In our region, it’s no secret that Portville Central School is doing amazing things for kids—now the state is starting to take notice, too. This fall Portville educators took the stage at two different state-level conferences. In October, Molly Scott and Theresa Lyons presented at the annual New York State English Council Conference in Albany. They presented the tremendously successful, elementary-level & community-wide One Book One Community Project: Palacio’s Wonder: the idea, the timeline; the events; the teachers; the students; the families, and the community—start to finish—and the lasting impact it’s had. Participants left understanding the value of the project and the process to implement One Book One Community at their own districts.
In November, Amanda Luther presented “Educating the Whole Child: Social Emotional Development and the Comprehensive School Counseling Model” at the annual New York State School Counselors Association Conference in Lake George. This year’s conference topic was RESILIENCY. The role of the school counselor has been transforming: Amanda shared evidence-based resources, authentic practices, and creative programming that are unique to Portville and highlight what the comprehensive school counseling regulations outline as best practice. The participants were extremely engaged and wanted to learn more about the meaningful and relevant social emotional learning opportunities and experiences happening at Portville.
Both building principals, Lynn Corder and Larry Welty, contributed to the presentations as well—via video. A special thanks to Portville’s student technology support on these projects: Chris Stebbins, Emma Mikolajczyk, and Devon Hall (graduated, attending Alfred State College).
We’re looking forward to having more Portville educators share their expertise and successes with state-wide colleagues and are grateful for the support of Cattaraugus-Allegany BOCES: Student and Teacher Programs.
By: Anne Mitchell, CA BOCES Professional Development
Can you feel it? Winter break is fastly approaching. For many, this break is a time of a much needed and well-deserved rest. For others, winter break, like the several other breaks from school, is a time that causes stress because school is the safest home they know. The differences between these two feelings remind us of the importance of cultivating the social and emotional well-being in addition to fostering academic growth in public education.
In addition to the social and emotional well-being of students, the New York State Department of Education (NYSED) has also recognized the importance of mental health education. Proposed in January of 2018, the continuum of well-being for mental health literacy was formally adopted by the Board of Regents in May of 2018. The NYSED Mental Health webpage nicely reminds us “research has shown that the quality of the school climate may be the single most predictive factor in any school’s capacity to promote student achievement. When young people are educated about mental health, the likelihood increases they will be able to effectively recognize signs and symptoms in themselves and others and will know where to turn for help. Health education that respects the importance of mental health, as well as the challenges of mental illness, will help young people and their families and communities feel more comfortable seeking help, improve academic performance and, most importantly, even save lives.” Some school districts have gotten creative in their approach to positively improve their culture and climate.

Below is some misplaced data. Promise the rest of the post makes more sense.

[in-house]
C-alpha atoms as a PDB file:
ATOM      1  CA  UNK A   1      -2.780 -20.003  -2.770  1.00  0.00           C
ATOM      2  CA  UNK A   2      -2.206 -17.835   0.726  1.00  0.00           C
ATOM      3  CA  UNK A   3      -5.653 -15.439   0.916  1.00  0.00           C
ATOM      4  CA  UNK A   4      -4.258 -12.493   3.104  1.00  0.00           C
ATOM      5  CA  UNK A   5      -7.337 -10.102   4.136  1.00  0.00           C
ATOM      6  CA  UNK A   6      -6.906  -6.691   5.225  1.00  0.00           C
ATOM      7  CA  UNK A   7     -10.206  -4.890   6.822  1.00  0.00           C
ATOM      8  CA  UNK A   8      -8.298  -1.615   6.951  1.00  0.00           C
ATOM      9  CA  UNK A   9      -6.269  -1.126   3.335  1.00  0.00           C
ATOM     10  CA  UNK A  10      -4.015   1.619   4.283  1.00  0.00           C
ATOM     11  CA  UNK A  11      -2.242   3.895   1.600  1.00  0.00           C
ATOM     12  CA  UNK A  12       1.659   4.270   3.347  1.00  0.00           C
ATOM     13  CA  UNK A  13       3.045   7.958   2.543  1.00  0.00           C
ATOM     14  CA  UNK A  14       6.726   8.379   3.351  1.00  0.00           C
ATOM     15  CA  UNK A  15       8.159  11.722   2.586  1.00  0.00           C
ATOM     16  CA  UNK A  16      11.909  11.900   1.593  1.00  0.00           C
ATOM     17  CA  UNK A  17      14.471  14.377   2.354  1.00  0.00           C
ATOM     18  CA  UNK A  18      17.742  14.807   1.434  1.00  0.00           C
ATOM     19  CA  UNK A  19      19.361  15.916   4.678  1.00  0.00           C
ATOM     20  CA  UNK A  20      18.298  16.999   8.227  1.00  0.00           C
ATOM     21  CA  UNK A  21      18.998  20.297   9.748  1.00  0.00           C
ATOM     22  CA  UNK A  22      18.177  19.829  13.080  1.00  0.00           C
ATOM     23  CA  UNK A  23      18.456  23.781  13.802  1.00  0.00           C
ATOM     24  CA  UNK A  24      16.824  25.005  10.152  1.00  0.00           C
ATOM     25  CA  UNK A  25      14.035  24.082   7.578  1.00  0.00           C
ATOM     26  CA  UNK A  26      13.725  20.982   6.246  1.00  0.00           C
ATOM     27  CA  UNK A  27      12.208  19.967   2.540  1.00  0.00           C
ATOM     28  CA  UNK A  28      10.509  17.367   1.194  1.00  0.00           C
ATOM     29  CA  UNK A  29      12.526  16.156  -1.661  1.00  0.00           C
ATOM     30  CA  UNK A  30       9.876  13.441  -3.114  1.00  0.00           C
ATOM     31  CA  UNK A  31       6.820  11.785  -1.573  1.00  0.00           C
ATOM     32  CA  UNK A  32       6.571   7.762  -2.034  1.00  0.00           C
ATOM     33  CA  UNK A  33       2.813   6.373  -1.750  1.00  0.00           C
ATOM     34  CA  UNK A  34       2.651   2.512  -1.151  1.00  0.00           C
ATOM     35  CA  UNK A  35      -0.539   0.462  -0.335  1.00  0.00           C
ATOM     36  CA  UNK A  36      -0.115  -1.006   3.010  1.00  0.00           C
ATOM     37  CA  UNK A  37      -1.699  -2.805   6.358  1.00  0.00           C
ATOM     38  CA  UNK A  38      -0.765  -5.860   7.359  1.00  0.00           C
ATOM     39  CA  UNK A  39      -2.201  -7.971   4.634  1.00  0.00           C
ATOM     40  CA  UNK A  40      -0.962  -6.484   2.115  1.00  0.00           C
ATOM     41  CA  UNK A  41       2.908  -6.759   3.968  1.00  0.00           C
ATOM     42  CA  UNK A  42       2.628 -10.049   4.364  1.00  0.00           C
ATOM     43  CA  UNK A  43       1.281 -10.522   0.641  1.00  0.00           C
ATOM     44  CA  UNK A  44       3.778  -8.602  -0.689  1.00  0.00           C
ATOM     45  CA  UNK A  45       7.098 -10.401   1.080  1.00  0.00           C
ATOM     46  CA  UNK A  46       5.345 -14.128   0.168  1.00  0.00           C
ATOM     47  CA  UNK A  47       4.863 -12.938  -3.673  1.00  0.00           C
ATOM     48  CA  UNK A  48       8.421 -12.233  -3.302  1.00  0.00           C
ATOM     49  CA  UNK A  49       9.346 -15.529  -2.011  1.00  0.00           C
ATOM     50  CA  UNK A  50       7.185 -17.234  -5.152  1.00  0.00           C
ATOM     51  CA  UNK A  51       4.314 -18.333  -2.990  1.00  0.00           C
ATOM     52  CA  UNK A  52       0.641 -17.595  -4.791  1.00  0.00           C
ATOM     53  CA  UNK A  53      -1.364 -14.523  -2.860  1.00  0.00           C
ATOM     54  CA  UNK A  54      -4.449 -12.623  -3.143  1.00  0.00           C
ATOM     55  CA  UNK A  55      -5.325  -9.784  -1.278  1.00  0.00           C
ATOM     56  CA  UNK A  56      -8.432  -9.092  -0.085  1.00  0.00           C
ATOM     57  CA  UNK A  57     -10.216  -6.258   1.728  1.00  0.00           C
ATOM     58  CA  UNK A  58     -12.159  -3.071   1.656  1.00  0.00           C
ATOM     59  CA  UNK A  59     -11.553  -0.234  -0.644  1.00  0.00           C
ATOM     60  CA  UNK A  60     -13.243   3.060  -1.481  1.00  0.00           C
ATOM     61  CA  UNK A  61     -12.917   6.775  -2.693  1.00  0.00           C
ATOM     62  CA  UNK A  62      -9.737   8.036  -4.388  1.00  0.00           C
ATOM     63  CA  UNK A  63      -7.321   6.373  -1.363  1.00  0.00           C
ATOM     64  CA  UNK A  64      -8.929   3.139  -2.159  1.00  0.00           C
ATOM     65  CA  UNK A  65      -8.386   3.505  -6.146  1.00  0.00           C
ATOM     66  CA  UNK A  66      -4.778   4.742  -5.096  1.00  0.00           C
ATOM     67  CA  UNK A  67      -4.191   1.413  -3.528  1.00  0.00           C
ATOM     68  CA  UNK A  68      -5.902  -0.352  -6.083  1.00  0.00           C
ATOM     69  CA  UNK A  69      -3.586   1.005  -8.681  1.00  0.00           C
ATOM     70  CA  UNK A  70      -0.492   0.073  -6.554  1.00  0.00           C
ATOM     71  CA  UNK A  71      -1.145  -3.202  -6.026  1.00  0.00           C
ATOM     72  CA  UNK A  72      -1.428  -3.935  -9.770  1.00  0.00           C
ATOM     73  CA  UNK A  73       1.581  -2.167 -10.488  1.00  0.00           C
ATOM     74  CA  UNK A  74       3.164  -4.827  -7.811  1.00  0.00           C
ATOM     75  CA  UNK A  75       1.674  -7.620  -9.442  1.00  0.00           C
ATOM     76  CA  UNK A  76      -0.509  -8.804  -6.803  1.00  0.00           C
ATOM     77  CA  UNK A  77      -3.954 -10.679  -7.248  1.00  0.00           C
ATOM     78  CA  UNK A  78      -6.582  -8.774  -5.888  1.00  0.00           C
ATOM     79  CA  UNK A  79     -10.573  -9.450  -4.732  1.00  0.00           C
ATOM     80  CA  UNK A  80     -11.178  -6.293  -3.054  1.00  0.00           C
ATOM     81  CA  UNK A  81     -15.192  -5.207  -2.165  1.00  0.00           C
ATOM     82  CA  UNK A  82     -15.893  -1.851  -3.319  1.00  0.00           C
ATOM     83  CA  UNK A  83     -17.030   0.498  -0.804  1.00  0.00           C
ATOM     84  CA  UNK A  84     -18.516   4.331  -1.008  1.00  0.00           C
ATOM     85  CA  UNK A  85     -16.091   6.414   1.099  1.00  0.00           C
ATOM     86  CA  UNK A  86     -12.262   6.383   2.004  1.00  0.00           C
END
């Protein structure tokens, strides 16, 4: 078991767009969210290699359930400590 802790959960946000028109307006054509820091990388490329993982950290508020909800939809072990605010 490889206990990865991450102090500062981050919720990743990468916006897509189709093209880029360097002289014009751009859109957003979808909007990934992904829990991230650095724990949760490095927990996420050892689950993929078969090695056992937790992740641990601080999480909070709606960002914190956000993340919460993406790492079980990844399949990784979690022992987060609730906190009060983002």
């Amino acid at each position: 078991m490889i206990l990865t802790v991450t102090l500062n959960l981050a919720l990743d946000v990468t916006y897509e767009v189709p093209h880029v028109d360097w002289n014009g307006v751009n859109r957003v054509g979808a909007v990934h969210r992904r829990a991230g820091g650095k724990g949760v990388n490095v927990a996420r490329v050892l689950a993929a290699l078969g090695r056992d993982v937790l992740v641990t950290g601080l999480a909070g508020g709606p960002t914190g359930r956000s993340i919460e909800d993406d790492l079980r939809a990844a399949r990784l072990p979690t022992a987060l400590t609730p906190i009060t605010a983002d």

I recently walked into Cuba-Rushford Central School’s Middle/High School building and was delighted to see Lupo, pictured above, a 15-week old, male Bouvier des Flandres; the Bouvier des Flandres breed is loyal, gentle, and hypoallergenic, typically living 10 to 12 years growing upwards of 100 pounds. As I watched Lupo, he brought smiles to nearly all who passed him by, and he received welcoming embraces from both students and adults. Naturally, like most, I needed to learn more about Lupo’s role at CRCS.
Whose dog is Lupo? Lupo belongs to Chris Cappelletti, and is, ultimately, his responsibility throughout the day. However, Chris let me know that both getting Lupo into CRCS and taking care of him throughout the day wouldn’t be possible without the encouragement and assistance of the CRCS faculty and administration, particularly Nicole Williams and Sally Kus.
Why is Lupo at CRCS? Several events took place that allowed for Lupo to be welcomed at CRCS. After many weeks of researching the benefits of a therapy dog, the idea was presented to CRCS superintendent, Carlos Gildemeister. Then, after discussing the idea and the research, Carlos gave his full support knowing that the benefits of a therapy dog far outweigh the costs.
Who takes care of Lupo at night? Lupo belongs to Chris. This means that Chris is responsible for taking care of Lupo before and after school. Furthermore, Chris is responsible for having Lupo trained as a therapy dog; this means Lupo needs to pass a temperament test, complete obedience school, and undergo therapy dog training, each with an associated fee. The big goal for Lupo, once he completes all of his training, is for him to pass the American Kennel Club (AKC) Therapy Dog Test.